“Africa should be a net food exporter, but it is a net importer at the moment,” says Bikash Prasad, CFO South and East Africa at Olam International, a Singapore-headquartered integrated supply chain managing firm and processor of agricultural products and food ingredients. The Durban-based Prasad has a passion for the continent. “We want to play an important role in the growth of Africa,” he says.
Olam International started in 1989 as a cashew nut producer in Nigeria and still has a strong focus on the continent, says Prasad. “All the corporates are fully aware that there is great potential in Africa, but they are sometimes still reluctant to seize the opportunities,” says Prasad. “At Olam International we believe in Africa and because we were born in Africa with a deep-rooted history and on the ground expertise, we are not scared to invest and grow. Barring a few countries, the continent is stable. We are always vocal about improving food production and agriculture in Africa.”
Prasad recently presented a paper on Agriculture and the food trade deficit at the 8th Annual Africa Trade and Export Finance Conference in Cape Town. He chatted to CFO South Africa about the question why Africa is a net food importer and what can be done about it. Prasad believes that if a CFO is an ambassador for his or her company it is a demonstration of the company’s objective to grow responsibly. For Bikash “it underlines transparency and our desire to engage with all of our stakeholders”. It also means that the CFOs are fully aware of stakeholder opinion and external issues which can then inform financial decisions, he says.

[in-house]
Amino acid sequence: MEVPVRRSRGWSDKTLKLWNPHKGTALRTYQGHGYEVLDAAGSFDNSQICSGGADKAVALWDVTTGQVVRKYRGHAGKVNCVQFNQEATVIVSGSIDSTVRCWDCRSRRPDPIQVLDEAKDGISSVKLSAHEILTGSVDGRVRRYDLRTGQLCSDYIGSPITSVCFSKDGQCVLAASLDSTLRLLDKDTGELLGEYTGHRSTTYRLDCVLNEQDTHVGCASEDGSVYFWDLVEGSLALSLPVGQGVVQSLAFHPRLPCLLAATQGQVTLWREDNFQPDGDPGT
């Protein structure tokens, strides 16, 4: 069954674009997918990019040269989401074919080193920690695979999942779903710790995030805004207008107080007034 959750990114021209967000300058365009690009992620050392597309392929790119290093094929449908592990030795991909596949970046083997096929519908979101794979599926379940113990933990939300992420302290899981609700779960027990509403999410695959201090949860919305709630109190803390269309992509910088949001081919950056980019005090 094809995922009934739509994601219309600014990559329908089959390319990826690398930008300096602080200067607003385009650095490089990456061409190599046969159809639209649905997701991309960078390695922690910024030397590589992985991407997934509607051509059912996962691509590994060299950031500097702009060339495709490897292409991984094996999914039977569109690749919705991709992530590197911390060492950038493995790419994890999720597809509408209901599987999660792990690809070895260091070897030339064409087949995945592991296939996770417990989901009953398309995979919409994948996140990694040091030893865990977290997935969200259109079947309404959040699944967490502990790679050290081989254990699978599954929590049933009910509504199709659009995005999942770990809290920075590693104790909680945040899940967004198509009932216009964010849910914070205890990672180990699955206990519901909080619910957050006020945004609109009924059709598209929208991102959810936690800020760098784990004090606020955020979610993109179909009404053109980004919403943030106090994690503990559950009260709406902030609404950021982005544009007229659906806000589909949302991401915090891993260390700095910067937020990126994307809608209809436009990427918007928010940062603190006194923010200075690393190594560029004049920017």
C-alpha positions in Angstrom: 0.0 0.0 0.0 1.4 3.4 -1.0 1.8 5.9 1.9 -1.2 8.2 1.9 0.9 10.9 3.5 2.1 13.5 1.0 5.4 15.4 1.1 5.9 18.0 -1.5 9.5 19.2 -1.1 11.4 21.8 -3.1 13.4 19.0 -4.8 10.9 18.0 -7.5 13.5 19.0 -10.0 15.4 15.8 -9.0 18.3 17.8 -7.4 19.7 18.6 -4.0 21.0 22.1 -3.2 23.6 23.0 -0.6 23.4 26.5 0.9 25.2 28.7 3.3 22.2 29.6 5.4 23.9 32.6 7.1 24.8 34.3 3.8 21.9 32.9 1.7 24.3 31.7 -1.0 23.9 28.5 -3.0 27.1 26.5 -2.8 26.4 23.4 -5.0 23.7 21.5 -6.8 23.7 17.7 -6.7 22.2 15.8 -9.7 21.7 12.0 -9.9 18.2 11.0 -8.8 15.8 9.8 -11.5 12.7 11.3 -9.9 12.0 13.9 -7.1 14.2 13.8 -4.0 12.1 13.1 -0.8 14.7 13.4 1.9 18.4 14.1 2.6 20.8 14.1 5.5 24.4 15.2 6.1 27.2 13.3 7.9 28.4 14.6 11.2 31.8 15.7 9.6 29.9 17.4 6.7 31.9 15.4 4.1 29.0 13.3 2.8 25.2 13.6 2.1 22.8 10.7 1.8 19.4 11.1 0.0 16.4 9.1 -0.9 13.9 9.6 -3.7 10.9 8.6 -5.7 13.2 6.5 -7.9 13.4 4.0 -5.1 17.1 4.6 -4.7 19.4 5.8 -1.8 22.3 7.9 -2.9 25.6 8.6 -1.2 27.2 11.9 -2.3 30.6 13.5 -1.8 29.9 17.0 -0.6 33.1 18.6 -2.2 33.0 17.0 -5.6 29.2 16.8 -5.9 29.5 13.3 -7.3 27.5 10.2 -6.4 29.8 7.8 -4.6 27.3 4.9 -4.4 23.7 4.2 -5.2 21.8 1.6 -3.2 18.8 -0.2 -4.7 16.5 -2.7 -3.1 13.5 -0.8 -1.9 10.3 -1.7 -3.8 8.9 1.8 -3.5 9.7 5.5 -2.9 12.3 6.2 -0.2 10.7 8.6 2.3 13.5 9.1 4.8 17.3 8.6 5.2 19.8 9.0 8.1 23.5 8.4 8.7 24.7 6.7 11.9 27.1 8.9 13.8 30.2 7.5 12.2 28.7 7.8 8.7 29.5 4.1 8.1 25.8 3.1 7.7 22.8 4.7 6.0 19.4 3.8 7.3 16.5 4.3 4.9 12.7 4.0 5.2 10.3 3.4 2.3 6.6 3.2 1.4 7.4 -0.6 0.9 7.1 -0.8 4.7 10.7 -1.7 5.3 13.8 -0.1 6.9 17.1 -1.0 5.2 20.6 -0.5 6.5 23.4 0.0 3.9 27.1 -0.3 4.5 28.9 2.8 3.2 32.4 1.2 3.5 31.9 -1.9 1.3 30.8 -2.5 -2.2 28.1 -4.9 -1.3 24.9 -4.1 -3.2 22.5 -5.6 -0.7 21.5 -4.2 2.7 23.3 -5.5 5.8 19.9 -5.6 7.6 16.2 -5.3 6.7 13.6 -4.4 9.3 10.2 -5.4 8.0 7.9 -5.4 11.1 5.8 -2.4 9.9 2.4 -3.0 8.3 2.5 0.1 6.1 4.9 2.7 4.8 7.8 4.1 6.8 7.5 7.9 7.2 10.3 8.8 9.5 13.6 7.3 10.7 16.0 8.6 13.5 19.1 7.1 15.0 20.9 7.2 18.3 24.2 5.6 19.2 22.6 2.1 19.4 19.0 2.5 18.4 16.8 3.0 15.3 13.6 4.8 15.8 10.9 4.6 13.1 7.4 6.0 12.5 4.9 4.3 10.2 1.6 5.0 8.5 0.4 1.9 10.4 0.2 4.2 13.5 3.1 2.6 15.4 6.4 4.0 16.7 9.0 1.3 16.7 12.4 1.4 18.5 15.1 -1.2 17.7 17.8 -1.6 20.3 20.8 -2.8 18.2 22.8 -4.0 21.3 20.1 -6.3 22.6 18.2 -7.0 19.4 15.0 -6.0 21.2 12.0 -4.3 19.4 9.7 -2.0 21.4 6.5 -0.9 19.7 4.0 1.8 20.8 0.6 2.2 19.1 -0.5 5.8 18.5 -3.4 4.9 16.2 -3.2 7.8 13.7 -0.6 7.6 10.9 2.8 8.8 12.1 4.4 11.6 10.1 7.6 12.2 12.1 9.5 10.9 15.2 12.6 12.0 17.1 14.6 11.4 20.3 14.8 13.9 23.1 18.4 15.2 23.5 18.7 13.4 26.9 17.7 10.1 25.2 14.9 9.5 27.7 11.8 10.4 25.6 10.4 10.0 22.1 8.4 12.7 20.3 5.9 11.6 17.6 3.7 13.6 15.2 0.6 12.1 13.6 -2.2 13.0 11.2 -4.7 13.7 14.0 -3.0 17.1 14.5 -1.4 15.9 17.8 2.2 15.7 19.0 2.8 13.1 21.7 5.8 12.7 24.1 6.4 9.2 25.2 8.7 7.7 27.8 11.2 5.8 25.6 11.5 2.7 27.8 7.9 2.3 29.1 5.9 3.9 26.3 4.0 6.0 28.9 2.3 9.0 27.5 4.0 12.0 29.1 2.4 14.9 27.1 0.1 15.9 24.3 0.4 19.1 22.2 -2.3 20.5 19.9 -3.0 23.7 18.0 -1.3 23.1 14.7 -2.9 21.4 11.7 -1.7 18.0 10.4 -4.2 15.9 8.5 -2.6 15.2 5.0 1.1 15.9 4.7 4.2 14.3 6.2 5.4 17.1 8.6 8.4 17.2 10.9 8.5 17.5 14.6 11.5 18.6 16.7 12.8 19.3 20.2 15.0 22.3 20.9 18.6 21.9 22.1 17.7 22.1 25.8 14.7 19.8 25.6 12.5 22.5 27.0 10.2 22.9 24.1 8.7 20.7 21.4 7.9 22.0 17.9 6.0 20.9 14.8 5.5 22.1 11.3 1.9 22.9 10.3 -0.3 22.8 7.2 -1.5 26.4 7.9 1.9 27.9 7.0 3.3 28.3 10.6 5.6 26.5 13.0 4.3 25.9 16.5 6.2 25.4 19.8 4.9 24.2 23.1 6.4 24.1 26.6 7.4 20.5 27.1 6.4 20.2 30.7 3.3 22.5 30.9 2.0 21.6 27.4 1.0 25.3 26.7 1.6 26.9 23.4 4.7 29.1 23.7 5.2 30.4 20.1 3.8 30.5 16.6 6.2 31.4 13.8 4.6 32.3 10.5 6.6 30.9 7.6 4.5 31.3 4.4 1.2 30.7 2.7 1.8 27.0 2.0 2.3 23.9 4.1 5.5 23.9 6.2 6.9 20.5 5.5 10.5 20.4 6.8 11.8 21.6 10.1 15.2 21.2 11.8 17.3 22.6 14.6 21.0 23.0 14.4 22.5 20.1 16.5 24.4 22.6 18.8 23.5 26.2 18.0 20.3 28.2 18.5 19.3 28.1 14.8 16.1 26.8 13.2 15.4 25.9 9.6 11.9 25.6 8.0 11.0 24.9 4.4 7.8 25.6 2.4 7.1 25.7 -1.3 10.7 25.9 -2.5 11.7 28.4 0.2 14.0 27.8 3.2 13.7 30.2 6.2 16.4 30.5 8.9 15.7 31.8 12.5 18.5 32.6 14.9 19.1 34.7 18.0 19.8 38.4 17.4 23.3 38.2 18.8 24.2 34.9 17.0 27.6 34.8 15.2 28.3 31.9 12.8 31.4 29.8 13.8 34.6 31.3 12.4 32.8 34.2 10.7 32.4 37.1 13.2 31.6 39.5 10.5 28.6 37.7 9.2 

After starting his career in India (his land of birth) and working with companies like Unilever and Asian Paints, Prasad moved to Nigeria ten years ago to work for Nulec Industries. In 2006 he joined Olam International as Country Finance Controller in Cameroon and he hasn’t looked back since. “In 2009 I moved to Ghana as Cluster Financial Head for West-African countries and, in September 2012, I moved down to Durban and assumed my current position,” Prasad explains. “My most important roles include identifying and supporting opportunities for sustainable growth, corporate governance, developing talent and working with various internal and external stakeholders.”